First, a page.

Category Archives: video

How to stay up-to-date on news from Ukraine

From mass protests to invasion and now on the verge of all-out war, the latest news from Ukraine comes out almost hourly and too fast to analyze. Social networks such as Facebook and Twitter have become great resources to get the latest news, and today I’m going to share some great resources to help you stay up-to-date:


Articles Online

Euromaidan PR

This site has a great group of volunteers who are actively translating the latest news from Ukrainian and other websites into English, and quickly posts them not only on their website but their Facebook and Twitter pages as well. If were to only follow one source for news, this would be it.

Voices of Ukraine

If you’re looking for a more daily analysis wrapped up in a single post, then this would be your best bet. The Military Blog summary by Dmitry Tymchuk is done fairly well. The posts go online at their website as well as Facebook and Twitter.

Help Translate

Both sites are actively looking for help translating articles from Ukrainian (and some others) to English. If you can spare some time, check out their Facebook page for requests to translate.


Watch Video

VICE News has a very comprehensive on-the-ground video series on Ukraine since late in the Maidan, and is still being updated! Its main correspondent Simon Ostrovsky made recent news being a captor in Sloviansk, and is returning to complete the series. Below is a playlist of all the videos so far (some might be out of order, so please check accordingly):


Watching Live

imageEspresso TV

This internet TV station sprang up back in November in order to broadcast the Euromaidan protests worldwide. It broadcasts live.



Hromadske.TV –

An internet TV station started by many former TVi journalists who quit the TV channel last April after it was dubiously handed over to Russian oligarch Konstantin Kagalovsky, a Yanukovych ally. It broadcasts live.


Spilno.TV –

Another great internet TV station, features a video playlist of stories to browse, as well as a live stream.

Do drop me a comment if you have any other resources!

Ukrainian news round-up–March 26, 2013

Editors note: It has been a difficult trying to keep up, while posting regularly on Facebook and Twitter, trying to write an in-depth analysis for the main page becomes obsolete over a few days. Instead, I will try and post news updates whenever I get a chance.

Some great sites that are providing updates are EuromaidanPR and Voices of Ukraine,

Tanks amassing near the north Ukrainian border in Klimovo, Russia.



Russian economy grinding to a halt as Ukraine crisis takes heavy toll

Ukraine agrees to 50% gas price hike amid IMF talks

An analysis of by Dmitry Tymchuk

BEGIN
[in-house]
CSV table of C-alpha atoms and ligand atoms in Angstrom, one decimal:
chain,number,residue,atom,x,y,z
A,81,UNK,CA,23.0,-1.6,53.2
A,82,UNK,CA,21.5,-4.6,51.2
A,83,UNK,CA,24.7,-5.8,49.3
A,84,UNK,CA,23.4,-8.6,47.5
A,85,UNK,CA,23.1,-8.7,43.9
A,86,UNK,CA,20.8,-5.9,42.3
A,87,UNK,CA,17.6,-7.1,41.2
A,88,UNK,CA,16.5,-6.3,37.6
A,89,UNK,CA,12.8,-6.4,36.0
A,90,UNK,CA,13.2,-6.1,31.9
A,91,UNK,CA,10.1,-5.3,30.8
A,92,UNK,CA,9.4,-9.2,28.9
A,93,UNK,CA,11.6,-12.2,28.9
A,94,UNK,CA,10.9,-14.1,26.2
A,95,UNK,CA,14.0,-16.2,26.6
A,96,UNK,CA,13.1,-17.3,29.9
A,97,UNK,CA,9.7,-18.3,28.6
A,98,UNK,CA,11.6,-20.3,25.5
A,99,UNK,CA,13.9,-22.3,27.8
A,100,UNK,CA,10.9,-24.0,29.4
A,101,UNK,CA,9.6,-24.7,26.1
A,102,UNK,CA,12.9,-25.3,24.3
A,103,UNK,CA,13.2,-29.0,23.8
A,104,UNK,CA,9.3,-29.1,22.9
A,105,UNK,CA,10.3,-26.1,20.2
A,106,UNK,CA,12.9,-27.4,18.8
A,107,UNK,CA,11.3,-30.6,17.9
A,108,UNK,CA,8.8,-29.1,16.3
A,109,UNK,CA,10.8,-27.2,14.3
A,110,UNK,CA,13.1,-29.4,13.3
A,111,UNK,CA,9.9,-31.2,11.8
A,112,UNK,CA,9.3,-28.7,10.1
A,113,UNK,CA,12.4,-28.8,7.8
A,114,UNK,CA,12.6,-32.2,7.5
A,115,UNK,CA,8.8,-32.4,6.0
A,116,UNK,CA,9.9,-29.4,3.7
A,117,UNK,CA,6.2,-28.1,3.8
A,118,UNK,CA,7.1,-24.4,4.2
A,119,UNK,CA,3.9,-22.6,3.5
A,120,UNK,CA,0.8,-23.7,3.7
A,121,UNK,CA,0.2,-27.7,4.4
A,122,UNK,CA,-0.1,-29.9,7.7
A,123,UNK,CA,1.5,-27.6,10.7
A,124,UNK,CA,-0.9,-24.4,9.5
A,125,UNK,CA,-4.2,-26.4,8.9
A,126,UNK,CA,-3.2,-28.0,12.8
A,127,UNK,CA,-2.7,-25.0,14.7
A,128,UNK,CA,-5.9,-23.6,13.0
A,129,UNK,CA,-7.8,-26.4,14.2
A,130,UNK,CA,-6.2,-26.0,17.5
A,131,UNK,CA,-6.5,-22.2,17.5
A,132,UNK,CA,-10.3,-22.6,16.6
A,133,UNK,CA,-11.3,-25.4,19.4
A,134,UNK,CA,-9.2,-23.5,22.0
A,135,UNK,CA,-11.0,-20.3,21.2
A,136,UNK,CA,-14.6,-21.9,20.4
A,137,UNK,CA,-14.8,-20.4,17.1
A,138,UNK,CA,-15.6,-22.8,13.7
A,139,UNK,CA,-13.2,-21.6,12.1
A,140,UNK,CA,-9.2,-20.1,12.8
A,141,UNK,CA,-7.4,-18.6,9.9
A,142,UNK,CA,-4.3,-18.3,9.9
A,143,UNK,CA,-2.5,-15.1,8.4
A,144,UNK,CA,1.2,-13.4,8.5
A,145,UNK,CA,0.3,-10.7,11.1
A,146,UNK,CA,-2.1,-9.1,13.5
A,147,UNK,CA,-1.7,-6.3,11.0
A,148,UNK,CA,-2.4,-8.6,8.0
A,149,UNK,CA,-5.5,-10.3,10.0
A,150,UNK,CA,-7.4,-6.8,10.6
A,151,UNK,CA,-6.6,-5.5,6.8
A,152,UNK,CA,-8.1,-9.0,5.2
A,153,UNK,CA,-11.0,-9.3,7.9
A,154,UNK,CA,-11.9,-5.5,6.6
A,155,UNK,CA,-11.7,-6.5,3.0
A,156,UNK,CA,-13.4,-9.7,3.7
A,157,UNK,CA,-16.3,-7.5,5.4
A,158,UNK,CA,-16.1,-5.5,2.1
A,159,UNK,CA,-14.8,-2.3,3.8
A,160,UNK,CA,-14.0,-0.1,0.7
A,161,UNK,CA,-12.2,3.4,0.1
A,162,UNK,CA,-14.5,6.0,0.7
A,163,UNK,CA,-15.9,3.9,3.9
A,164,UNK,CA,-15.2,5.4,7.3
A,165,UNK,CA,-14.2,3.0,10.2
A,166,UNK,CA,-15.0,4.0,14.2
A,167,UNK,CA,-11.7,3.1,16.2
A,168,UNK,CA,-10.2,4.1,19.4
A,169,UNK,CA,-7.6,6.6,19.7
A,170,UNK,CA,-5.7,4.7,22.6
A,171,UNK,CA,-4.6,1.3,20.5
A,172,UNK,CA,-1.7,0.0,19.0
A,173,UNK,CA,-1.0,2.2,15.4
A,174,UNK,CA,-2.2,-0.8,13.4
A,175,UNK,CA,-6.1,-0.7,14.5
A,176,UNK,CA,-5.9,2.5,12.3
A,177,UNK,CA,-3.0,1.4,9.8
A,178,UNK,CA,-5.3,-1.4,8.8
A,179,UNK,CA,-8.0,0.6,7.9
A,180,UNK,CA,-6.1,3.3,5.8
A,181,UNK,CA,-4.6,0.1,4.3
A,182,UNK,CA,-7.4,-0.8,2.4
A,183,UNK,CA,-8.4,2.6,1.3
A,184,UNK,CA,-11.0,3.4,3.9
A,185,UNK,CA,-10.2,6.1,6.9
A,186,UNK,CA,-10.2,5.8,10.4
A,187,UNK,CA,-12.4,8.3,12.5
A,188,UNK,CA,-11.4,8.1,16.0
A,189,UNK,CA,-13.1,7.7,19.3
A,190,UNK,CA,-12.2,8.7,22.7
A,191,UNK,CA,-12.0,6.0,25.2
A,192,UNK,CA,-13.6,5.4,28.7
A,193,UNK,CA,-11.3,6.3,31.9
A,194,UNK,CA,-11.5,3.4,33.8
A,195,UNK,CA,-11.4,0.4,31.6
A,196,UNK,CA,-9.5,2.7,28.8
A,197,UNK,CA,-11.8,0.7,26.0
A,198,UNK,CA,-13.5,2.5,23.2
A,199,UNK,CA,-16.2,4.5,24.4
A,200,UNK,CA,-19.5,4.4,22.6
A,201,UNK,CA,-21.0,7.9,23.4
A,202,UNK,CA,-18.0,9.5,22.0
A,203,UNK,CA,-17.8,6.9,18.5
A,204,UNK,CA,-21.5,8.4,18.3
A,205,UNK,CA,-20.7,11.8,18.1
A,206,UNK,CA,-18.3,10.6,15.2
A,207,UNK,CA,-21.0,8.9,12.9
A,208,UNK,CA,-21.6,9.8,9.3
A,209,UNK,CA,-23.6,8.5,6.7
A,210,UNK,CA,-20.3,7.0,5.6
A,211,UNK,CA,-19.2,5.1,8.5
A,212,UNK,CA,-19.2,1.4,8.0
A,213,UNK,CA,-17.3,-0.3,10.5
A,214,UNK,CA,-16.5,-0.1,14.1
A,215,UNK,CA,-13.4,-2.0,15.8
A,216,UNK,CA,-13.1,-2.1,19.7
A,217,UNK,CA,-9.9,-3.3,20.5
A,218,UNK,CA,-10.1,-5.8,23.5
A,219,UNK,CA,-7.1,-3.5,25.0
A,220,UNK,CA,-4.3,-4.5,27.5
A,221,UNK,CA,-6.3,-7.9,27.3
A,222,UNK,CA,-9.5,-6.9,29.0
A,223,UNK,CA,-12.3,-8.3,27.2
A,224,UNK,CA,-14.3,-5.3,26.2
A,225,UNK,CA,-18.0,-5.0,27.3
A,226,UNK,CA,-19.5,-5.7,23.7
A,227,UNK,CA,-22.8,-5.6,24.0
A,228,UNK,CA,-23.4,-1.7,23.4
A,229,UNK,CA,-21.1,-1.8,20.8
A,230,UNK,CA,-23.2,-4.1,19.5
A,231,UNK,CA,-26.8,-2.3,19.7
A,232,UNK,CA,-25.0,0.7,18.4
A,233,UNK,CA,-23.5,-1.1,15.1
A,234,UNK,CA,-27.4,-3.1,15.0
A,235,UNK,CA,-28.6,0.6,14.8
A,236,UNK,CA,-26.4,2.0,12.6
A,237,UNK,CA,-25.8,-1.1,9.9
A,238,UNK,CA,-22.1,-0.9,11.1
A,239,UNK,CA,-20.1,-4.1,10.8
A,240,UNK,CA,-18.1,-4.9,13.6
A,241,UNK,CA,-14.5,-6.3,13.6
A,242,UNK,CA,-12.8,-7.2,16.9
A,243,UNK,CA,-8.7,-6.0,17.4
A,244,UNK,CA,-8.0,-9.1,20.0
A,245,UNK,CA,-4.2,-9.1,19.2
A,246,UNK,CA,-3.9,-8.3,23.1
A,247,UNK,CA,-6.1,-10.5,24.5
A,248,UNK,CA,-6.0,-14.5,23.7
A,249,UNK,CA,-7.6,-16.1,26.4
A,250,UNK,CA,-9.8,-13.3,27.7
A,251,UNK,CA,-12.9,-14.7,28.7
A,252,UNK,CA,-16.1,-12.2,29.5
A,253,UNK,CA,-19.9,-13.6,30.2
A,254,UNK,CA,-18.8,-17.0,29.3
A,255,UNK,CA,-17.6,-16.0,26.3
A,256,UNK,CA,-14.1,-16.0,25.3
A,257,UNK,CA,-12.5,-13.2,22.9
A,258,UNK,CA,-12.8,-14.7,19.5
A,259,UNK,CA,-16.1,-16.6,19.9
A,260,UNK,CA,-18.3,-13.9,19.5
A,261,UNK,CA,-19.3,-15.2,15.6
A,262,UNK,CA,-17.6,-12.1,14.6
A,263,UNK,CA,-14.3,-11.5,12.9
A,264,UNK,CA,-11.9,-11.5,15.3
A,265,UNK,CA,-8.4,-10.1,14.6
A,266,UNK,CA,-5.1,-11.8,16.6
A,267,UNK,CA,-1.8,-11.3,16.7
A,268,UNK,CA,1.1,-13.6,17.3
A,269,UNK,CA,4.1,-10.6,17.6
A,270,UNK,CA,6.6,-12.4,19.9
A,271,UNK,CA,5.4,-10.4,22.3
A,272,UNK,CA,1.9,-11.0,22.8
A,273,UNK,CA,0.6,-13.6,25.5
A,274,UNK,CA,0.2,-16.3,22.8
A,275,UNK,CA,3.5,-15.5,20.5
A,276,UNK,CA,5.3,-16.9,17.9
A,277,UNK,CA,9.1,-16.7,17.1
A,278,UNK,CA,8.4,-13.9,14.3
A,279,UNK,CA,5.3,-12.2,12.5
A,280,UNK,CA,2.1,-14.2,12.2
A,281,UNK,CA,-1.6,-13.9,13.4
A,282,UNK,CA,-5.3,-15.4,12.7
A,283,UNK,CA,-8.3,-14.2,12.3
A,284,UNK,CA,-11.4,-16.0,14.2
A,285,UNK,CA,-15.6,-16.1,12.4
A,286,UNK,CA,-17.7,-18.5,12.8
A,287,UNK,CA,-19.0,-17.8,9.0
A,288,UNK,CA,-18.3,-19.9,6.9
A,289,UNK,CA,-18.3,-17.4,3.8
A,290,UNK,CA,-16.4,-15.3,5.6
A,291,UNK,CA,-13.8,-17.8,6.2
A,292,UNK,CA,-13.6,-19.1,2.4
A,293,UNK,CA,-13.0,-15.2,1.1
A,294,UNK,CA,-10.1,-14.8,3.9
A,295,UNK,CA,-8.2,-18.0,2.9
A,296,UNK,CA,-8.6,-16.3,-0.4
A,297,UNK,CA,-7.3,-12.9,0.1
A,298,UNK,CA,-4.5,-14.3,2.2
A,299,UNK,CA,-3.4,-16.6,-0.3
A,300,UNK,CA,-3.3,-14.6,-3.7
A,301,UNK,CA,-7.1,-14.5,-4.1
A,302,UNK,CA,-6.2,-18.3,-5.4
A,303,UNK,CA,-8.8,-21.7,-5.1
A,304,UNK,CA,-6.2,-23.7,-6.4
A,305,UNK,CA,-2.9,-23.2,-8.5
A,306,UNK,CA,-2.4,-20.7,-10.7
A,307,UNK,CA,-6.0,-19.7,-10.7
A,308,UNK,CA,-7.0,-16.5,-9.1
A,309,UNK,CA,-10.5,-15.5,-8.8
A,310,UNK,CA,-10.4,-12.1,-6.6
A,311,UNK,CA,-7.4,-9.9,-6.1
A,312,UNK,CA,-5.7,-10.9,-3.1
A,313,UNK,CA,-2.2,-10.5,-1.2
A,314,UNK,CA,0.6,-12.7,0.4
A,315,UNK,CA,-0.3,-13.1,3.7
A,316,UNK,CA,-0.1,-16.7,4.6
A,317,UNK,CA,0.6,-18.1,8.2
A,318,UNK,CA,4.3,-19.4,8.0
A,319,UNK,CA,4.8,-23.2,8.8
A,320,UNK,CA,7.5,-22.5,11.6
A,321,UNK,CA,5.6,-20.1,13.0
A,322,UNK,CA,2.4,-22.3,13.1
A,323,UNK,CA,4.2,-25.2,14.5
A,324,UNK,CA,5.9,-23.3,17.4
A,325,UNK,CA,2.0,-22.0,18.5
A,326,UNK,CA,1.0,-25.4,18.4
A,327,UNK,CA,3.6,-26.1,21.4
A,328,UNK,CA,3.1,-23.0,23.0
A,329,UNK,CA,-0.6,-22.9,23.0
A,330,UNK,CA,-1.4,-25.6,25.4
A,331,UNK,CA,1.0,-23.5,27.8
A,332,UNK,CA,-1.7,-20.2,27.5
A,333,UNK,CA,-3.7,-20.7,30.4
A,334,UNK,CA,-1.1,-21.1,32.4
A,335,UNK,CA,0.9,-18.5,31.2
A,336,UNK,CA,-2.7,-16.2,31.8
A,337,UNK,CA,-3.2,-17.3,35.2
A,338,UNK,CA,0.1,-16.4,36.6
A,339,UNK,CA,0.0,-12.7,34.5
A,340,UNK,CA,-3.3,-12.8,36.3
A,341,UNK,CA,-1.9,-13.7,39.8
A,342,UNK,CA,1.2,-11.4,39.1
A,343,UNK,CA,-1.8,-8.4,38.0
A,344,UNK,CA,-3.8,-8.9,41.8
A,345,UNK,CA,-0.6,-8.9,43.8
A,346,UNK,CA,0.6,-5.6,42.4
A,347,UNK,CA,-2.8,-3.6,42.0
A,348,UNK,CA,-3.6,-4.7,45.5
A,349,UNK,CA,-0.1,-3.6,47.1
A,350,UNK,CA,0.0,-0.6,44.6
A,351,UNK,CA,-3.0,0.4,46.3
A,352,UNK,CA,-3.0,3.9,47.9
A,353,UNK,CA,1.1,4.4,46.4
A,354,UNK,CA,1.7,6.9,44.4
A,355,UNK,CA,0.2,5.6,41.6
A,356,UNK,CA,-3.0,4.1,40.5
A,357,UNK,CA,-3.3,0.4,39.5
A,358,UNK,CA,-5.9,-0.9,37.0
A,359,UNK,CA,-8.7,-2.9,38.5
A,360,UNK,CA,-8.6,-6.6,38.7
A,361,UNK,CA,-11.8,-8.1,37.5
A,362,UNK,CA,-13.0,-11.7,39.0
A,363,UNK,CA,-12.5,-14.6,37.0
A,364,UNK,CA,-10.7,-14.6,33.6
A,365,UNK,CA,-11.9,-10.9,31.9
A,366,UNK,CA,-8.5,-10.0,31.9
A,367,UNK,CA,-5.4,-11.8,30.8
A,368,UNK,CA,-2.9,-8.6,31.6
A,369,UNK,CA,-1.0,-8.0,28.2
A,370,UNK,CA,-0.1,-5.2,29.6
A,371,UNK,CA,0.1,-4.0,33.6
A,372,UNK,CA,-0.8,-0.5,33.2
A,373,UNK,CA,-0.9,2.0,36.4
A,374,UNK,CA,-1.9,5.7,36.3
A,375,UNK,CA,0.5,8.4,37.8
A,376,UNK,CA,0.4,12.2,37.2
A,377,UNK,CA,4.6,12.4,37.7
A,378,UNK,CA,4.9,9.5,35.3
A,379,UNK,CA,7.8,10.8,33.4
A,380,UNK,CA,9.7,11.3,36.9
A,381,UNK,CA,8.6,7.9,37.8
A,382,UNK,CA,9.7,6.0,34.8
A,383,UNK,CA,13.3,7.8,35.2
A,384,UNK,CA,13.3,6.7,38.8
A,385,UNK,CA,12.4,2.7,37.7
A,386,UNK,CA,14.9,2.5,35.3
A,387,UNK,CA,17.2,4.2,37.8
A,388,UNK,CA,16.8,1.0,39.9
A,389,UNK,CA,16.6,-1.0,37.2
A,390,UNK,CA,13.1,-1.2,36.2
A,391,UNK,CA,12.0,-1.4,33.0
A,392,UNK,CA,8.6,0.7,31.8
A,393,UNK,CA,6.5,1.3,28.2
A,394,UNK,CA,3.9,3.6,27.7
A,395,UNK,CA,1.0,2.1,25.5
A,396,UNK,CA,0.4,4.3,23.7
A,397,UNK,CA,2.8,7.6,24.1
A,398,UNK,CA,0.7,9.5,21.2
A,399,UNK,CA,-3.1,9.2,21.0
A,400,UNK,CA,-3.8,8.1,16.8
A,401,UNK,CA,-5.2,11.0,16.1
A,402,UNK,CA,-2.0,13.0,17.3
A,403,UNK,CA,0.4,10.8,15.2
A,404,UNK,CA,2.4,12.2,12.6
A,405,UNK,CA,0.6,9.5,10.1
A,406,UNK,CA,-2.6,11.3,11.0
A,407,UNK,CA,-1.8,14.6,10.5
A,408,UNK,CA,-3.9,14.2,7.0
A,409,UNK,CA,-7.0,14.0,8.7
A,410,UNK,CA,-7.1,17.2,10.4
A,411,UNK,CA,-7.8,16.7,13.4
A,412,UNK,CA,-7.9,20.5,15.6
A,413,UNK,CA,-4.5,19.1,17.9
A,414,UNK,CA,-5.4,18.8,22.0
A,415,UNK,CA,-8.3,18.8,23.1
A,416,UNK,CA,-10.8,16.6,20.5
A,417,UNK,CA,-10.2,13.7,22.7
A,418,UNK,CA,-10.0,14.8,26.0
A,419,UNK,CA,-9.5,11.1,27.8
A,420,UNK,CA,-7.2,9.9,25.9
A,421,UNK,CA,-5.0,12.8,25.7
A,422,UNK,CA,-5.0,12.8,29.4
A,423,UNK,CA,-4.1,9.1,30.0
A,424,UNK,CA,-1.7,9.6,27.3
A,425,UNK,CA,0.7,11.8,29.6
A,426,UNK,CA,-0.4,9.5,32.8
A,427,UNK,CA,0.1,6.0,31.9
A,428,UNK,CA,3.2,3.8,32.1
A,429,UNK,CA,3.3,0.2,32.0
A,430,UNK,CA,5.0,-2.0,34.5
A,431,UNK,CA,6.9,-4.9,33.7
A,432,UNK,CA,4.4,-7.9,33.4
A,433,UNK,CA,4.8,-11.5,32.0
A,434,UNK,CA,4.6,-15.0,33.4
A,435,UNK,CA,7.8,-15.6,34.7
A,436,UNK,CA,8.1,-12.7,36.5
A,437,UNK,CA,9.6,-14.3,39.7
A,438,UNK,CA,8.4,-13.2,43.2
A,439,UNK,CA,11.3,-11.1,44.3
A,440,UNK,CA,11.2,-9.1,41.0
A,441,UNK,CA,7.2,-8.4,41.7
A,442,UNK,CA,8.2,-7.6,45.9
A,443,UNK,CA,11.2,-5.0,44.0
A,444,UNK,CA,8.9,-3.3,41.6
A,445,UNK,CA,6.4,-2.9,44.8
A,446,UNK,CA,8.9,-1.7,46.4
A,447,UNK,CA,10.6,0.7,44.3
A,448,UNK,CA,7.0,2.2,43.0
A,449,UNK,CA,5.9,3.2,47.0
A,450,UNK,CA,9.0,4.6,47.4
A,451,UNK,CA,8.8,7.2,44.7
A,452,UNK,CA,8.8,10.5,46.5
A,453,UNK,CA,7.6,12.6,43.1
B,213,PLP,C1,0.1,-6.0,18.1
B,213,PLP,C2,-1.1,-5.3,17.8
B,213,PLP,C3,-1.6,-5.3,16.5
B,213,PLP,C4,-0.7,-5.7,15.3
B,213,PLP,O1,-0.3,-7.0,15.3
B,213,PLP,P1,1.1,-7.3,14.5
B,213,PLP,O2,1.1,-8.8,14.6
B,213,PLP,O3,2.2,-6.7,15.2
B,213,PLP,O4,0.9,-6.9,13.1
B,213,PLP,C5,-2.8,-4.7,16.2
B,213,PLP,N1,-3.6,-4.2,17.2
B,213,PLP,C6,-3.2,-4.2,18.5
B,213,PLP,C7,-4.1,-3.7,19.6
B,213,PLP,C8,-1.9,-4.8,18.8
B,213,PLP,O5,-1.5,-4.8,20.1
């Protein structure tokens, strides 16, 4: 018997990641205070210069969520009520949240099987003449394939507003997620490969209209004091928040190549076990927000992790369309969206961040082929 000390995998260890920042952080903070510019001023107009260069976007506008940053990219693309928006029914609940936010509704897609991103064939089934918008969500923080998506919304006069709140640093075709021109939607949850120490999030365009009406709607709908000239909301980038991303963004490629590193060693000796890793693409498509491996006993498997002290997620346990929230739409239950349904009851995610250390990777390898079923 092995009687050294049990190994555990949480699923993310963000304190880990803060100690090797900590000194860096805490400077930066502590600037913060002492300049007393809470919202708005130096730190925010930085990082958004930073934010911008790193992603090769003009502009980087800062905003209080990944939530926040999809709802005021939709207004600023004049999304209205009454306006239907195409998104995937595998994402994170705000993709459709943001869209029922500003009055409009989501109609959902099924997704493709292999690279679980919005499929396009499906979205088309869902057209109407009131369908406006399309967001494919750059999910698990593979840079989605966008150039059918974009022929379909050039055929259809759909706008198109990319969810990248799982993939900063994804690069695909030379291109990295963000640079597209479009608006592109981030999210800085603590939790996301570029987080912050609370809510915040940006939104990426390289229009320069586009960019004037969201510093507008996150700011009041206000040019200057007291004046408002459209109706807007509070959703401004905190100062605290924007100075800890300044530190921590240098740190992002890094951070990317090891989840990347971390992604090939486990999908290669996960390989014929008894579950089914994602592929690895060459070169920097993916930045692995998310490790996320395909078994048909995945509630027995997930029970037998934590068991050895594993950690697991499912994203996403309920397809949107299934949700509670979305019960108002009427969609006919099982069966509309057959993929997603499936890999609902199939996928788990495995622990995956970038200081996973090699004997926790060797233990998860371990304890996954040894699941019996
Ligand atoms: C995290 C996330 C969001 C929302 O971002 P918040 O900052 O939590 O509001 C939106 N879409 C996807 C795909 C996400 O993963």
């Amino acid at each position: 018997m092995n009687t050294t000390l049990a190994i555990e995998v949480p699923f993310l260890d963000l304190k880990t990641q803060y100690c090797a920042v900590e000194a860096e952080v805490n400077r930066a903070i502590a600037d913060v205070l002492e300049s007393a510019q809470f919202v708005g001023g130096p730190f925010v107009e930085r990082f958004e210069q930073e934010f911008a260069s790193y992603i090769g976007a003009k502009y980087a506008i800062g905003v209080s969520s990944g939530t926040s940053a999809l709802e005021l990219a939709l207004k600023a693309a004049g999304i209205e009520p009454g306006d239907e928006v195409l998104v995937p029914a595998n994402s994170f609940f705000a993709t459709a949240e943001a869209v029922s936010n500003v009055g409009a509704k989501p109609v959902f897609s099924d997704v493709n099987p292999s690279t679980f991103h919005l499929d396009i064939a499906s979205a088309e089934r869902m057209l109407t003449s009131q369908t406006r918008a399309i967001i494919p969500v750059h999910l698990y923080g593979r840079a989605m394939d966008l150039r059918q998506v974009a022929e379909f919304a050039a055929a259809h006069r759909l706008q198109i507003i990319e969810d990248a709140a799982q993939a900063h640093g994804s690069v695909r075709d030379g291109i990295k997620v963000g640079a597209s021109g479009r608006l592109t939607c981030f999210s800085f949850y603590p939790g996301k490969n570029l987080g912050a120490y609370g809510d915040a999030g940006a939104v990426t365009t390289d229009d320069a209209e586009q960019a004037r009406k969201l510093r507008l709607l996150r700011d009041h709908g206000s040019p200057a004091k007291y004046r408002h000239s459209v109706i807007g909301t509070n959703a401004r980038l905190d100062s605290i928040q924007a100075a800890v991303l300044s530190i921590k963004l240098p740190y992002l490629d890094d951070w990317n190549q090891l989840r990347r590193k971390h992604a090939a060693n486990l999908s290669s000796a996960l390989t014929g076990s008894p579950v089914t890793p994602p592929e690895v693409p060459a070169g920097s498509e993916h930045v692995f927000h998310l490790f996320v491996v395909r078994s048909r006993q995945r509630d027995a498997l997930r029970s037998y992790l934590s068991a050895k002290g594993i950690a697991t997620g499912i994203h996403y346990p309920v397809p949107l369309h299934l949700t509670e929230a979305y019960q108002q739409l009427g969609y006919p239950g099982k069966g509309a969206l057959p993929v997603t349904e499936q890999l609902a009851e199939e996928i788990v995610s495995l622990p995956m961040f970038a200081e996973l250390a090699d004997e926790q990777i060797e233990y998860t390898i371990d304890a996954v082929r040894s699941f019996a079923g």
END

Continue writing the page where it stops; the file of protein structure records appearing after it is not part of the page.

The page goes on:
One-Ship Ukraine Navy Defies Russia to the End

Ukraine Crisis in Maps – A visual guide to the continuing conflict over Crimea.

Argentina to Host Russian Military Bases While America Sleeps

Are Ukraine and Russia at war or not?

U.S. intel assessement: greater likelihood Russia will enter eastern Ukraine



If Russia swallows Ukraine, the European system is finished – Timothy Snyder



Crimea Referendum: 34 Percent, Not 97 Percent, Says Former Russian Government Adviser

My documentary crew was attached in Ukraine for being American

“Another genocide has started already” – Crimea’s Tatars dread the consequences of the peninsula’s annexation

How Crimea’s Annexation Plays To Russians’ Soviet Nostalgia



‘War without weapons’: Russia singles out Canada over tough line

Putin’s BRICS allies reject sanctions, condemn West’s ‘hostile language’



Russia’s Online-Comment Propaganda Army

The Mafia Ruling Ukraine’s Mobs

Here Are The American Executives Who Are Working On Behalf Of Putin

Movie Star Seagal Backs Russia’s Actions in Crimea

Ukrainian orphans featured again this year at Hot Docs–Review of ‘High Five: A Suburban Adoption Saga’

The former orphanage worker-turned documentary filmmaker debuted her second film about Ukrainian orphans last night at Hot Docs in Toronto, ‘High Five: A Suburban Adoption Saga”:

Julia Ivanova premiered her first film ‘Family Portrait in Black & White’ 2 years ago at HotDocs which featured a Ukrainian women who adopts almost 30 children, which more than half are black who grow up in Ukraine.

This year’s film showcases the trials and tribulations of a B.C. childless couple who try and adopt two Ukrainian sisters from a orphanage in Horodnia (northern Ukraine), 7-year old Alyona and 8-year old Snezhana. The couple later learns the sisters have three siblings and try and adopt them all – 15-year-old Sergei, 16-year-old Yuliya, and six-year-old Sasha.